A Culleoka man who violated his probation was ordered to serve the balance of his sentence in prison when he appeared in Circuit Court last week.
Given state law, Judge Robert Crigler had to conclude that it would "depreciate probation" if Andrew Jason Luna, 41, were allowed to go back on it after violating his agreement.
Therefore, Crigler ordered Luna to complete the rest of his sentence - nine years, plus 11 months and 29 days - in prison, as well as pay off the remainder of the $4,016 fines and costs from his original case.
Luna, of Whitsell Road, had been placed on probation in August after pleading guilty to drug offences and possession of a firearm during the commission of a felony. Luna was arrested in January on similar charges, but failed to inform his probation officer Chris Hill, which was a violation of his probation agreement. He also field-tested positive for methamphetamine twice in February during visits to the probation office, after testing negative from August through January. Luna turned himself in before he could be arrested on Hill's violation-of-probation warrant.
"This is a person who is simply an addict," Luna's attorney Jason Watley told Crigler. "We can only ask the court for mercy."
Luna graduated from high school in 1988, and had worked alongside his father at Smurfit-Stone Container Corporation ever since, Watley said.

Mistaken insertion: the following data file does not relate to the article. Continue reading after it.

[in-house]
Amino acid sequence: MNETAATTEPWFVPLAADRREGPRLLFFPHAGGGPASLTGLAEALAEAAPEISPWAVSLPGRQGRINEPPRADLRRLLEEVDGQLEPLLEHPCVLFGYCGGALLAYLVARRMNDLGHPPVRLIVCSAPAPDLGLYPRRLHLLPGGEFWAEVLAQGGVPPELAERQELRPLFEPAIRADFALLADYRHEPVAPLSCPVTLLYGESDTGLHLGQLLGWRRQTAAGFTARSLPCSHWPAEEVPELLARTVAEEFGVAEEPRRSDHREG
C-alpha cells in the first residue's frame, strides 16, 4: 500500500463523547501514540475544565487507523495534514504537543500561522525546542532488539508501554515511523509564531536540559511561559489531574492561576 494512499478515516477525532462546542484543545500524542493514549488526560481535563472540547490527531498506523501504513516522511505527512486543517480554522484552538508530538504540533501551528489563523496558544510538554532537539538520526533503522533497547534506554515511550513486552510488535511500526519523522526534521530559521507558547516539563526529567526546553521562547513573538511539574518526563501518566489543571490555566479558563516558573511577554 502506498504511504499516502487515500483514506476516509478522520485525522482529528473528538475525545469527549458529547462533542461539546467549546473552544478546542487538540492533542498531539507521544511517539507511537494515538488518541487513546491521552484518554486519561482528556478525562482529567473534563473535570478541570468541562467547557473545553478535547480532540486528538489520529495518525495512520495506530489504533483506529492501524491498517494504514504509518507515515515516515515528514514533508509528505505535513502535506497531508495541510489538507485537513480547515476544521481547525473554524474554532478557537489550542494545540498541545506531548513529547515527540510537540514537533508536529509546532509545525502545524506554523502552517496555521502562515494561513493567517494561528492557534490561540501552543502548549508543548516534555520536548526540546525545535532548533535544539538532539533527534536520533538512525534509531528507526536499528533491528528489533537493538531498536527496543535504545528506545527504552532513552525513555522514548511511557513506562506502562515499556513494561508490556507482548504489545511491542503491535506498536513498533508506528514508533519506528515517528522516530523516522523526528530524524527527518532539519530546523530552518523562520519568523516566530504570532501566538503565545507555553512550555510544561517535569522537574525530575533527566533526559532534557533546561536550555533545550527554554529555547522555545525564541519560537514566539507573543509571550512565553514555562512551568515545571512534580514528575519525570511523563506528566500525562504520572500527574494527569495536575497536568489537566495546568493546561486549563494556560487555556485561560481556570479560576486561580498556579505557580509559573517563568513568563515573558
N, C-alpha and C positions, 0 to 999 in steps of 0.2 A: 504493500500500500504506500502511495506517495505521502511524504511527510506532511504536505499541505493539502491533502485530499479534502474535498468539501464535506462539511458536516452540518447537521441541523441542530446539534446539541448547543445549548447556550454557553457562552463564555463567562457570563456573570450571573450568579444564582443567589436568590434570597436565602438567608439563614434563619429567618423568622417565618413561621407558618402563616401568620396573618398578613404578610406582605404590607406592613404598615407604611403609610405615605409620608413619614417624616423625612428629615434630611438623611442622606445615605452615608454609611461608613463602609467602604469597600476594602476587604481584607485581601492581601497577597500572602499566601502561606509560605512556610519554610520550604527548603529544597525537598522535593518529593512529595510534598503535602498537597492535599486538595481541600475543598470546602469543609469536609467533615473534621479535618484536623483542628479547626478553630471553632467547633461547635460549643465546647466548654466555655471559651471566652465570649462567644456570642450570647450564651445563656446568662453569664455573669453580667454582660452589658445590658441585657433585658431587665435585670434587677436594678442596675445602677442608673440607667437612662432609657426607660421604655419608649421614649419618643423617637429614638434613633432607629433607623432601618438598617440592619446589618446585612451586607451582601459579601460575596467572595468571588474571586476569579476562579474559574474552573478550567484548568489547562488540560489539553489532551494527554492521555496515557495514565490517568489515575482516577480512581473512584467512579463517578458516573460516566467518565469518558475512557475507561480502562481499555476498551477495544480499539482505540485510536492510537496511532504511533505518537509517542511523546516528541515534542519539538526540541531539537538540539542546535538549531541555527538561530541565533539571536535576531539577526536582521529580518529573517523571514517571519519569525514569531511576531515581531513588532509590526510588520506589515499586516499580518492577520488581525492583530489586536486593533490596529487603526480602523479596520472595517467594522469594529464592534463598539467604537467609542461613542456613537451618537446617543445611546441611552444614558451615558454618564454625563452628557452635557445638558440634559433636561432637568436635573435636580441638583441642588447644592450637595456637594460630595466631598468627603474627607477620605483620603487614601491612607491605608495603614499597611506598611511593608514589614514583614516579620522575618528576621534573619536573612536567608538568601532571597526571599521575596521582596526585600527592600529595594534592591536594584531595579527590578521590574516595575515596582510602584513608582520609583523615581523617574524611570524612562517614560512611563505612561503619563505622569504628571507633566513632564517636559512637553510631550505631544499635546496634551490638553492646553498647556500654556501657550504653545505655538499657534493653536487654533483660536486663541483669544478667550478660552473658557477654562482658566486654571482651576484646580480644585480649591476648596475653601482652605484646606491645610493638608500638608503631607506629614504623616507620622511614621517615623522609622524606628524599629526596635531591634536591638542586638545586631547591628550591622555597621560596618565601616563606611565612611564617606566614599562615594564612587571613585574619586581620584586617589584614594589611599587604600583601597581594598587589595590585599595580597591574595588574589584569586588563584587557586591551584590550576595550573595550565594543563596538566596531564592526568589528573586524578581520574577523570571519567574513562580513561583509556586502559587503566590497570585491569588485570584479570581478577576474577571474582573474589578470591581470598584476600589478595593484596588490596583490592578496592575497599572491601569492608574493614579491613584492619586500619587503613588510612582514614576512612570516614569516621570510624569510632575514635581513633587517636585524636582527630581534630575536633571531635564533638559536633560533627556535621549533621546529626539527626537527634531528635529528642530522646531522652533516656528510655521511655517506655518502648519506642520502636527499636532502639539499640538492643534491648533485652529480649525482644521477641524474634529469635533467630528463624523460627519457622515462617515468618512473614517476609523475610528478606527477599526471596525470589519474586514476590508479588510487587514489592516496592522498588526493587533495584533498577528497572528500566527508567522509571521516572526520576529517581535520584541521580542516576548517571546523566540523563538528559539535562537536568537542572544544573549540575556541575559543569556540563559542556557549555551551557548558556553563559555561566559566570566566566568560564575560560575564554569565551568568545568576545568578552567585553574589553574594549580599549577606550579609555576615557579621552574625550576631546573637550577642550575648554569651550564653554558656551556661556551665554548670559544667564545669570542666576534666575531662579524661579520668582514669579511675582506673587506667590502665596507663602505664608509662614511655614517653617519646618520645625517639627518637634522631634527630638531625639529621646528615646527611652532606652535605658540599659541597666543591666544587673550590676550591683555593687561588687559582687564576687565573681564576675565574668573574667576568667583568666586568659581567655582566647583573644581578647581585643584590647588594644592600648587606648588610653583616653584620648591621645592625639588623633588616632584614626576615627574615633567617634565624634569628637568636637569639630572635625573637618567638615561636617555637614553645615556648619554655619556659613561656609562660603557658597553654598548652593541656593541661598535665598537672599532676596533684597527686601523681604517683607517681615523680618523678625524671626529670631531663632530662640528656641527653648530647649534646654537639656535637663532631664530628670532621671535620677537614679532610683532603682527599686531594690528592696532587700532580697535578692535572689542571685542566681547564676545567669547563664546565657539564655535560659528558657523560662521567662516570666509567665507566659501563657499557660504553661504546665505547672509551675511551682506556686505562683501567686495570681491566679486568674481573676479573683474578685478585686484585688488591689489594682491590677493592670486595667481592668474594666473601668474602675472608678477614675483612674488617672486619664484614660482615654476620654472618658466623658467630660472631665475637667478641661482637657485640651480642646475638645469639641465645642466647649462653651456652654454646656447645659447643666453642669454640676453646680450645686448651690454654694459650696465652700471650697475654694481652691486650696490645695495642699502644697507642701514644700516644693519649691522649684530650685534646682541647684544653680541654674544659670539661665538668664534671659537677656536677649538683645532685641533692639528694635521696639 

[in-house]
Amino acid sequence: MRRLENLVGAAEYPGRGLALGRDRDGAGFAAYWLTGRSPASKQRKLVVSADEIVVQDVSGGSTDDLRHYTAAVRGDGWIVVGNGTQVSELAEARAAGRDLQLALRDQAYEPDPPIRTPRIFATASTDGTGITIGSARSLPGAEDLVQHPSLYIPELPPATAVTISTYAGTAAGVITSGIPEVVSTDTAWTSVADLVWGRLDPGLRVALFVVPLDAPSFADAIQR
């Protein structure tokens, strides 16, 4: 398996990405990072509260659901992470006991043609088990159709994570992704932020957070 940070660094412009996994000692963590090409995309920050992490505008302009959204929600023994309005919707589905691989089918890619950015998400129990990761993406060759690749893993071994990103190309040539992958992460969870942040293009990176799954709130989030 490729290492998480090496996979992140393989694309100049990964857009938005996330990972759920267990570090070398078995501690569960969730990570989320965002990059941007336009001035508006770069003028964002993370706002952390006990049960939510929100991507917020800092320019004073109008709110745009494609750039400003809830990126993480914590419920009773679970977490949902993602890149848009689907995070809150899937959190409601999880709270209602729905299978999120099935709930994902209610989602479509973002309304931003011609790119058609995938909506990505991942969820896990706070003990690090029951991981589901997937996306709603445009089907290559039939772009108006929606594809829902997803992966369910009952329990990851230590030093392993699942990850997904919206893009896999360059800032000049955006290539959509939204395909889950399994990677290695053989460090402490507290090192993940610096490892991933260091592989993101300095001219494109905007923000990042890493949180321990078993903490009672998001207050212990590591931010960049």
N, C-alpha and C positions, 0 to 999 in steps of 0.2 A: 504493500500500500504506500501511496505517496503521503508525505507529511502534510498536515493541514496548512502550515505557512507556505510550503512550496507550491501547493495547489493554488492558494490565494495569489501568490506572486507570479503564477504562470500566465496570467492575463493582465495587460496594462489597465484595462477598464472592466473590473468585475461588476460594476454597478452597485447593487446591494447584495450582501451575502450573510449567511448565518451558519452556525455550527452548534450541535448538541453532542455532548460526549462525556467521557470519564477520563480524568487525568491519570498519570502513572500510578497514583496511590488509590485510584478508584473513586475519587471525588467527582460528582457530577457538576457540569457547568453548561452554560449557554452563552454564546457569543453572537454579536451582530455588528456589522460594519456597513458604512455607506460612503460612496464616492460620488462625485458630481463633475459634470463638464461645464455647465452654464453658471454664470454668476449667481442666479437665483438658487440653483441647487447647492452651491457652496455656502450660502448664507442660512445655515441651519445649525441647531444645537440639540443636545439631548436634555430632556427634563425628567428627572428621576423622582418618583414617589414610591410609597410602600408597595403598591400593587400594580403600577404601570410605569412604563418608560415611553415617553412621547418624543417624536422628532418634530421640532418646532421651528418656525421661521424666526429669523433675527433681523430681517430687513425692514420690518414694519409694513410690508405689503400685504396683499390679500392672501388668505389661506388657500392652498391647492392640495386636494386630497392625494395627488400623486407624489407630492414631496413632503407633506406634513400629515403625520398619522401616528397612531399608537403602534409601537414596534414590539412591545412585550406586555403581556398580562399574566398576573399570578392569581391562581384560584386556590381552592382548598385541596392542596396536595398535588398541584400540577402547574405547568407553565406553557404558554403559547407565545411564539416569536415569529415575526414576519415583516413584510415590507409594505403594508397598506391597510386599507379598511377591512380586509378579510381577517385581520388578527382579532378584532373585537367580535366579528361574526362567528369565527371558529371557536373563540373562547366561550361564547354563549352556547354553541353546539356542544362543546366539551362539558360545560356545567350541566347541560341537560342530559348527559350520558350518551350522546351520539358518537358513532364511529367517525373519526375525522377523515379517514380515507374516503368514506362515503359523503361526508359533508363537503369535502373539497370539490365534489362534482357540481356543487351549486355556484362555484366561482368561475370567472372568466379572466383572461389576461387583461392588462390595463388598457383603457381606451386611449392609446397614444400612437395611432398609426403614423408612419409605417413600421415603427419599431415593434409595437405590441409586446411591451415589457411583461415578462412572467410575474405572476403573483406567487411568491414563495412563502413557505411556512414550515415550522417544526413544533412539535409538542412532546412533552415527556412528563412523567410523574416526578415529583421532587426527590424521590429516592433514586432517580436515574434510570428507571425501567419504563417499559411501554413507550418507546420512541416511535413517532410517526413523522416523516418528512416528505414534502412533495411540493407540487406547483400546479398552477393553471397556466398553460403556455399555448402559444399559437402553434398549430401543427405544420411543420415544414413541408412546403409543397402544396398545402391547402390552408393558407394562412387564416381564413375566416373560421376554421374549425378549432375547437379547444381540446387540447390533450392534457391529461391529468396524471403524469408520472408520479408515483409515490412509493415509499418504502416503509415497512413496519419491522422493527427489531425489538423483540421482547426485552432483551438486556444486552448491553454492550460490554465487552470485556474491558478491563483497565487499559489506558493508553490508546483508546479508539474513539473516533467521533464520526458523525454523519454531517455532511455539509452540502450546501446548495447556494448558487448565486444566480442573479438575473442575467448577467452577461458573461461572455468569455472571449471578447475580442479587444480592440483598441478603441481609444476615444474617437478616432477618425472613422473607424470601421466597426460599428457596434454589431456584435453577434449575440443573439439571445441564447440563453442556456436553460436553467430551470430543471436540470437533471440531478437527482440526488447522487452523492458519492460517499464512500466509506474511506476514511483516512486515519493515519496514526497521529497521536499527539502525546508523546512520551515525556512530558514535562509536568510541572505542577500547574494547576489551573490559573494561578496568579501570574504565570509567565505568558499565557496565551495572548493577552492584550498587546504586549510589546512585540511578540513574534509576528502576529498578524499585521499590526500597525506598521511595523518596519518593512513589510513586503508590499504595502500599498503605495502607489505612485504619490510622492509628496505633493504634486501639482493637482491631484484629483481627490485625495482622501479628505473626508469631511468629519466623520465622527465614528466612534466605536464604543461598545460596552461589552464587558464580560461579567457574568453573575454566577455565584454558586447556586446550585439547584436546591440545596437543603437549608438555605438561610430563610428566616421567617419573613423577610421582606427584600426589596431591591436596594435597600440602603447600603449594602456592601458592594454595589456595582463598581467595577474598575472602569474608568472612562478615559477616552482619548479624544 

Agent Shane George of the 17th Judicial District Drug Task Force testified a confidential informant told him in January that "Luna was back in production." The CI supplied the pseudoephedrine in exchange for some of the finished product - methamphetamine. The Drug Task force set up an operation and caught Luna with the pseudoephedrine. A search of his residence discovered other ingredients and paraphernalia for "cooking" and smoking meth.
"He tried to stop (using meth), but was unable to do so," George said, describing his conversation with Luna.
"He was his own dealer," making methamphetamine for his own use, George explained, describing Luna as "sad" and "tore up about" throwing away a good job.
"It's a very sad situation," the judge said.
"You've ruined your life by losing that job," Crigler told Luna, adding that methamphetamine seems to have "an addictive power in a class by itself."
Also during the regular Circuit Court day, Crigler accepted a guilty plea from Kenneth Ray Davidson, 45, of Thomas Avenue, and sentenced him to three years at 35 percent, meaning he could be eligible for a parole hearing after serving about a year. Davidson was charged with driving after being declared a Habitual Motor Vehicle Offender, as well as driving on a revoked license. He is due to report to start serving his sentence on March 23. Davidson's case file shows he has been a HMVO since 1993, and has previous convictions for forgery, robbery, driving under the influence, and drug charges.
He had been represented by the Public Defender's Office, but retained attorney Bill Haywood for this court appearance.